What do you do?
We engineer bacteria to treat rare diseases such a PKU, UCD, MSUD etc as well as other more common diseases such as IBD, cancer and other inflammatory diseases. My job is to develop fermentation processes to grow these bacteria in bio-reactors so that we can make our live medicine at a larger scale, and reach as many people as we can. I am required to solve problems related to improving the potency of these drugs to make them more active and increasing biomass through fermentation process changes.
Why did you choose this field?
I was fascinated by genetics in high-school and ended up majoring in Genomics and Molecular Genetics from Michigan State University. At the time, another girl and I were the only two people graduating with that major. I started working at a biochemical start-up in Houston after graduation where after doing both Molecular Genetics (genetically engineering bacteria) and Bioprocess Engineering, I realized that I am more of a big picture person, and I enjoy working with bioreactors and growing bacteria more than engineering bacteria. I have been lucky to have some great mentors along the way who make me a competent scientist today.
What do you look at and think, "I wish younger me would have known this was possible"?
Engineering bacteria to treat diseases. I never thought I would be part of team that is working to make live medicine; using genetically engineered bacteria to treat diseases such as PKU, UCD, IBD and even cancer. During the first few years of my career, I had imagined this technology only being popular to make various types of chemicals.
Why do you love working in STEM?
Working in STEM is just so exciting. You are solving problems that haven't been solved before! You are part of the future technologies. You are there to help human kind through various problems. I wake up in the morning looking forward to solving the problem in hand, and moving the project forward as efficiently as I can. Since some of the drugs we are working on are for Rare Diseases where there are very few treatments available if any. I am motivated every morning to take a step forward to help these patients.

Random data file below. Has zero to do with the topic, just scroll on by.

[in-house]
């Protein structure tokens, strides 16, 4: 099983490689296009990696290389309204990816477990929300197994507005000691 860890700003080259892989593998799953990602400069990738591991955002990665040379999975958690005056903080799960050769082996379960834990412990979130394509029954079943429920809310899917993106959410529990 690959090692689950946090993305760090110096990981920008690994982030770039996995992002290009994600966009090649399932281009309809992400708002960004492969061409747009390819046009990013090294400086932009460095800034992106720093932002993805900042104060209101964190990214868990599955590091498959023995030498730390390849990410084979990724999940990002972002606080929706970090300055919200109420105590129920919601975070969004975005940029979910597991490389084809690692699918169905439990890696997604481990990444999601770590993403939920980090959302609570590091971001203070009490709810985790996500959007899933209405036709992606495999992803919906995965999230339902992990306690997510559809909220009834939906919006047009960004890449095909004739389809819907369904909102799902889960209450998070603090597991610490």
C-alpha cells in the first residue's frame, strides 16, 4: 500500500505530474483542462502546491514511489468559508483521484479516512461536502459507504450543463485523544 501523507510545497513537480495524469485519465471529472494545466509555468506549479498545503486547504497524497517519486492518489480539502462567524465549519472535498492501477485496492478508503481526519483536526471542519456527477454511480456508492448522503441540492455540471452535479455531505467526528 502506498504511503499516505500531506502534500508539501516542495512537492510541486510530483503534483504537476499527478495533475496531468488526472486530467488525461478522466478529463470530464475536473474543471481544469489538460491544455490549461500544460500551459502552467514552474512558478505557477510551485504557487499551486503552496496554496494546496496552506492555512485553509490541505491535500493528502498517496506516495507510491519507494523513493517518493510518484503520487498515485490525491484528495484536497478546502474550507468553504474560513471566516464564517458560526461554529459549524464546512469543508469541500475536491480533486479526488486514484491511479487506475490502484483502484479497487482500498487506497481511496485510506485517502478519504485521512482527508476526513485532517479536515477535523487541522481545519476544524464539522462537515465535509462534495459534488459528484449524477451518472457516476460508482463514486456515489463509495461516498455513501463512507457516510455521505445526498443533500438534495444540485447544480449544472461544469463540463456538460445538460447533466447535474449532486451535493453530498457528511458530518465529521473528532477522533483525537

Best advice for next generation?
Seek mentors! Your parents, teachers, relatives, whoever motivates you, and takes interest in your success. My parents weren't very educated. They were always very supportive, but their lack of experience made me seek mentors somewhere else. In fact, they pushed me to seek mentors, and I am grateful for that. I have had teachers that talked to me when I was down. I sought advice from older friends. Once I started working, my mentors have helped me think critically. They made me understand the consequences when I made mistakes, when made impulsive decisions. Ask for help! Most people will help you.
Inspo quote / fun fact / role model
Not a quote but an inspirational role model: I grew up in India. When Kalpana Chawla, the first Indian woman astronaut, went on her first space mission with NASA, I really thought I wanted to be an astronaut. That didn't happen as I fell in love with genetics. However, her bravery and dedication is what I looked up to. When she died in 2003 during the space shuttle Columbia crash while coming back to the Earth, I knew I wanted to follow her bravery and keep moving forward even when things are difficult.